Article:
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PostPosted: Thu Nov 27, 2008 3:52 am 
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First about the overhead press. To qualify for a level,do you first have to clean the weight up or is picking it off a rack enough? I would assume the latter. How strict does it have to be? Zero bend of the knees? Backbend?

And one question about cleans; do they have to be all 'clean' as in one motion or is it OK to continental up the weight?


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PostPosted: Thu Nov 27, 2008 5:34 am 
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Those standards came from Mark Rippetoe. The descriptions for the exercise would be in the book "Starting Strength"

The Press is standing upright with no leg drive. Whether you clean the weigh or take it from a rack is unimportant. The clean should be clean.


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PostPosted: Thu Nov 27, 2008 9:13 am 
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Thanks. Now when you say "upright" I assume that the degree of backbend is not controlled.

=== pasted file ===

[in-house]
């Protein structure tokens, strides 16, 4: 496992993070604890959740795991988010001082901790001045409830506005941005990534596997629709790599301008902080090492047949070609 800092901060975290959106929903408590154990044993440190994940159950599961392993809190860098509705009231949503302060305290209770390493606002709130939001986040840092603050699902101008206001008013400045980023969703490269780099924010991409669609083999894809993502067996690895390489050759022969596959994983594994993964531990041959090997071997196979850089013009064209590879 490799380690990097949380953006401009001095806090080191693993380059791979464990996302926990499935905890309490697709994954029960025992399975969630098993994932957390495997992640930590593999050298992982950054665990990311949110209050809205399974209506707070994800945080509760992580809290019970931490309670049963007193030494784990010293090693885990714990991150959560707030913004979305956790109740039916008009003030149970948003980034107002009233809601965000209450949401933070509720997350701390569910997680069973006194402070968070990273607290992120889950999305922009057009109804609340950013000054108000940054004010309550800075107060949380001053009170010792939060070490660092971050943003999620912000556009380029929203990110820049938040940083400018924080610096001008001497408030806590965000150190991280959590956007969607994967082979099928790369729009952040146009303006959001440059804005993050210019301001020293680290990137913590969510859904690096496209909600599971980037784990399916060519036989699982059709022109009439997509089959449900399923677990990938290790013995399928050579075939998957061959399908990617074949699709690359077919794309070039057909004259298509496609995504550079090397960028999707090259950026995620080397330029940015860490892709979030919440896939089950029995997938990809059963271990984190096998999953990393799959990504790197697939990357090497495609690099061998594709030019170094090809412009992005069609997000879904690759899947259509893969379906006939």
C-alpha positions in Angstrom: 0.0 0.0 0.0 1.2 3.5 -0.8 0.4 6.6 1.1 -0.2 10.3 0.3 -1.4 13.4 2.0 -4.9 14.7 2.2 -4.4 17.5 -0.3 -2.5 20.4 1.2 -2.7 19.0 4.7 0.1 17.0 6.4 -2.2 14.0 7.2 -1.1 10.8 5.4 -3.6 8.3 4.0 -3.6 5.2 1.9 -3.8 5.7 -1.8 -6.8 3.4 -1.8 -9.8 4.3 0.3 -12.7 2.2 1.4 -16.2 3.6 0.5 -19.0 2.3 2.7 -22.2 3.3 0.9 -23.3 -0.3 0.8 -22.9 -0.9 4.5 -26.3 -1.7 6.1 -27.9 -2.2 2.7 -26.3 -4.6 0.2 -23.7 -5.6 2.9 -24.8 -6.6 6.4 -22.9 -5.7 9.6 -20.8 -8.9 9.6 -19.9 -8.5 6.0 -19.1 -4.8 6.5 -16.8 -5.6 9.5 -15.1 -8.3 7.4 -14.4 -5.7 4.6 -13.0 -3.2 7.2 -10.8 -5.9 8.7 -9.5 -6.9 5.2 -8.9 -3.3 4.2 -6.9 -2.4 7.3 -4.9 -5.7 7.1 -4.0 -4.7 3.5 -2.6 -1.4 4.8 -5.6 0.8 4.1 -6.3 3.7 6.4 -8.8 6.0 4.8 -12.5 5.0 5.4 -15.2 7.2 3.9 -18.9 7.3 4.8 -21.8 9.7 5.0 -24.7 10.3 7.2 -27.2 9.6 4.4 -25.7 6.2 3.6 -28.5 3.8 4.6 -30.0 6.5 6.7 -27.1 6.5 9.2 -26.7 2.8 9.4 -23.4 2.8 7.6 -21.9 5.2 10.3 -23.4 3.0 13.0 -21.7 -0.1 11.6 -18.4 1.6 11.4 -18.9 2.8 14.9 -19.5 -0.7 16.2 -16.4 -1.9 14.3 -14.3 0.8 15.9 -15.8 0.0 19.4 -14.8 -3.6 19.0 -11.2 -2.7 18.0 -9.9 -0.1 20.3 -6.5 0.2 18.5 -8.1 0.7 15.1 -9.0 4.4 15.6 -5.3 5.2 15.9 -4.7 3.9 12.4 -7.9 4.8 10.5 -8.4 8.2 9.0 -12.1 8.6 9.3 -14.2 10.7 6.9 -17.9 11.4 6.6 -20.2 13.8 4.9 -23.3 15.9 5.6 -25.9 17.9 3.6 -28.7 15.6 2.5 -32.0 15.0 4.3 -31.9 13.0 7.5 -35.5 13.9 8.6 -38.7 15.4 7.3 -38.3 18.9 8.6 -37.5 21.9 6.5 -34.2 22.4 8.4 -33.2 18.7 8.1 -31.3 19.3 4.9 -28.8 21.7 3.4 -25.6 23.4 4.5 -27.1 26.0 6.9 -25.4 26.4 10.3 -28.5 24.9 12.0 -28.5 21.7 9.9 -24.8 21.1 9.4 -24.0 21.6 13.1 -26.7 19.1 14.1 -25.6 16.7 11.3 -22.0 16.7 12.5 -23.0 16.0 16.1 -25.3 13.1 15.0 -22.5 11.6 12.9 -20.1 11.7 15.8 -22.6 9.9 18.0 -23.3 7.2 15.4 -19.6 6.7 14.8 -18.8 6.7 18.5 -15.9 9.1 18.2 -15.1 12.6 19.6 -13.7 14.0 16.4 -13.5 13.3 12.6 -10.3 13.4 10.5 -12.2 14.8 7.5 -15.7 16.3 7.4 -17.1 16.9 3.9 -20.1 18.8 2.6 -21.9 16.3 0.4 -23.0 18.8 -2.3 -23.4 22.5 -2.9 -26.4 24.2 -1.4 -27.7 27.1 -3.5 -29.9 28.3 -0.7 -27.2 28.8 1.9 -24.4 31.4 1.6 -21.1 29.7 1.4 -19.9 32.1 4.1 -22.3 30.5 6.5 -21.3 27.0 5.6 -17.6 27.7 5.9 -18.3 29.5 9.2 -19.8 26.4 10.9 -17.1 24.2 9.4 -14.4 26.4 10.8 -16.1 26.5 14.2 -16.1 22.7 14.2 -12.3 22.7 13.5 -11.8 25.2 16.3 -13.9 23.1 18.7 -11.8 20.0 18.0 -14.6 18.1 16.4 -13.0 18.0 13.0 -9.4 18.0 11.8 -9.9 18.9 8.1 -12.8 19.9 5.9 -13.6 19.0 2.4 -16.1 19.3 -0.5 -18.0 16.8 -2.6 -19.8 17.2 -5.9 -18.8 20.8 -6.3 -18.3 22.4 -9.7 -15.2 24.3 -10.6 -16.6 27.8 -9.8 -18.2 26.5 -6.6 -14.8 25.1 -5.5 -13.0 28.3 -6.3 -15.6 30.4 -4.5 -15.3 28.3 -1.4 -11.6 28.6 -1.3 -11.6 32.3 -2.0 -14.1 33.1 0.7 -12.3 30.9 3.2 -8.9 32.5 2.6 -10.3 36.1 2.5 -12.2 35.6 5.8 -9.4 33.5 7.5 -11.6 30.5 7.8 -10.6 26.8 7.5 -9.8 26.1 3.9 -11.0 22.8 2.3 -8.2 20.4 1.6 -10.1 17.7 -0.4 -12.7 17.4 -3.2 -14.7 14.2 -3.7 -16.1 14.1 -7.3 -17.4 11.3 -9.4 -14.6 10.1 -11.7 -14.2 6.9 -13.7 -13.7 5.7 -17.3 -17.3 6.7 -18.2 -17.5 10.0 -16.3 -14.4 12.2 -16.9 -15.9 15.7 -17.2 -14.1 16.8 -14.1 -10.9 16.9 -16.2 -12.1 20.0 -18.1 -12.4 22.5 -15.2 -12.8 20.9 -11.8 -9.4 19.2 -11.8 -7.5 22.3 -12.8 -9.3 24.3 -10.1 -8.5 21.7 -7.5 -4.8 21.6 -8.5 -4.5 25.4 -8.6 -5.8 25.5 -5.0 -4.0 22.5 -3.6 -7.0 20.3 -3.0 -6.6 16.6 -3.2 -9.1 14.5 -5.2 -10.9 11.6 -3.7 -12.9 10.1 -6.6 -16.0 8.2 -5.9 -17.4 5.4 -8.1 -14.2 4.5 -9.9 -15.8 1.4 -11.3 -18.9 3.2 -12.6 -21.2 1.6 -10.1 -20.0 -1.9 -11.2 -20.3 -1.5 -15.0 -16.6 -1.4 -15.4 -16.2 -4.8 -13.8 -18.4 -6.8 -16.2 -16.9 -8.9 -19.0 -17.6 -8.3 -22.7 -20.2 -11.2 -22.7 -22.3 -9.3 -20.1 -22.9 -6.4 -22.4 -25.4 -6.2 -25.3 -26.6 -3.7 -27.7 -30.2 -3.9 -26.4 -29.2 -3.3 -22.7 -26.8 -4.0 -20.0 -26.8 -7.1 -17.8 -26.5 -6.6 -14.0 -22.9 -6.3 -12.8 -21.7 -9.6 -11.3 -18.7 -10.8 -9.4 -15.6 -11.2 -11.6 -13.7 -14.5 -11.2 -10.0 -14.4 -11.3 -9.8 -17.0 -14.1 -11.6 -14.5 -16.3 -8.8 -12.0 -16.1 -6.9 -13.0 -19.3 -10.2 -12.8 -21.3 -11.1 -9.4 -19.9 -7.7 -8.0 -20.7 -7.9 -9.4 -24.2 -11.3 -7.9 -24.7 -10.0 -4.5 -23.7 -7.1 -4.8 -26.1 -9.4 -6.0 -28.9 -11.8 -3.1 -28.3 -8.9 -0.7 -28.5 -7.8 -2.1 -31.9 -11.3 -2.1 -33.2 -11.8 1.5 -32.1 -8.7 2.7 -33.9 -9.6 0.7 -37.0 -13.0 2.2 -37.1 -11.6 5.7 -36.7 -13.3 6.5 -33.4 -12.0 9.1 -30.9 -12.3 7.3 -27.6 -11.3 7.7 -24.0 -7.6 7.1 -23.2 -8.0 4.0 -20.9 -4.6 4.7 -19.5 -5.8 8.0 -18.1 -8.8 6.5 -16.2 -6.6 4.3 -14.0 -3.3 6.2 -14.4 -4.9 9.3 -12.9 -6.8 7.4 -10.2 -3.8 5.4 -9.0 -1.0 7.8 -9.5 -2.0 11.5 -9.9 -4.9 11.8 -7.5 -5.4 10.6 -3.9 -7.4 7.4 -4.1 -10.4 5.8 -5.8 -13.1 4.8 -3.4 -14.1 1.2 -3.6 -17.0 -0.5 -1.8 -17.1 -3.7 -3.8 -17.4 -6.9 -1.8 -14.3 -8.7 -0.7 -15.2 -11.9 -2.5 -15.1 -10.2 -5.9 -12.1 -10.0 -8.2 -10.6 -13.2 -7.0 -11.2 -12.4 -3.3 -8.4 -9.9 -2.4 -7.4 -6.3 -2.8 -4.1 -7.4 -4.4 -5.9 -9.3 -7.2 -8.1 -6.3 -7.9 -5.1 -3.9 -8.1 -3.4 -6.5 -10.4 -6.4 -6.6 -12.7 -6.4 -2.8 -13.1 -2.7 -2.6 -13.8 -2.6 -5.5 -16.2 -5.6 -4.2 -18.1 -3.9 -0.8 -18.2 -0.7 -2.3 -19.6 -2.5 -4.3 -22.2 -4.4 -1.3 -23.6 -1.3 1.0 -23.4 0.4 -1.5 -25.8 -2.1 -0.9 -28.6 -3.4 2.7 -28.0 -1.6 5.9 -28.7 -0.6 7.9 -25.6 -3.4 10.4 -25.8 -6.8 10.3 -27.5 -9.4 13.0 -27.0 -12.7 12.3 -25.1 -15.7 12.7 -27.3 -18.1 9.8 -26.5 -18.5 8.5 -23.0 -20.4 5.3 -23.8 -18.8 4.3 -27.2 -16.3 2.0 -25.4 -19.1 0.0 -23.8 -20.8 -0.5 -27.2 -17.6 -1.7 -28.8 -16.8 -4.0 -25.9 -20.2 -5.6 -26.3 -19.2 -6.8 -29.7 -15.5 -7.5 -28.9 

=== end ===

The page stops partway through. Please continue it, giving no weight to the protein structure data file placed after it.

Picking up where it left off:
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PostPosted: Thu Nov 27, 2008 9:20 am 
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I think perhaps the cleans should be removed or perhaps replaced with curls or something,because of their intense technicality.


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PostPosted: Thu Nov 27, 2008 9:25 am 
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It's controlled by your back, as in not externally supported, but it's not the old style standing bench press. Rippetoe has videos on the Crossfit site and he describes it very well in his book. It's worth checking out at the library. It's actually worth adding to your home library as it's a valuable resourcse.


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PostPosted: Thu Nov 27, 2008 9:29 am 
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Alfred wrote:
I think perhaps the cleans should be removed or perhaps replaced with curls or something,because of their intense technicality.


The benefit from doing cleans far outweighs the benefit from curls. The 5 exercises are the 5 basic exercises in Rippetoe's book. That's why they are what they are.

Cleans are not that complicated. Most people can teach themselves how to do a passible clean in relative short order using Rippetoe's books and online resourses. That won't get you to the Olympics but it will get you stronger.

Read the cover page that goes along with the standards: http://www.exrx.net/Testing/WeightLifti ... dards.html

Note:
Quote:
Tables for the basic barbell exercises were developed from:

definitions in "Practical Programming" by Kilgore, Rippetoe, and Pendlay
the experience and judgment of the authors,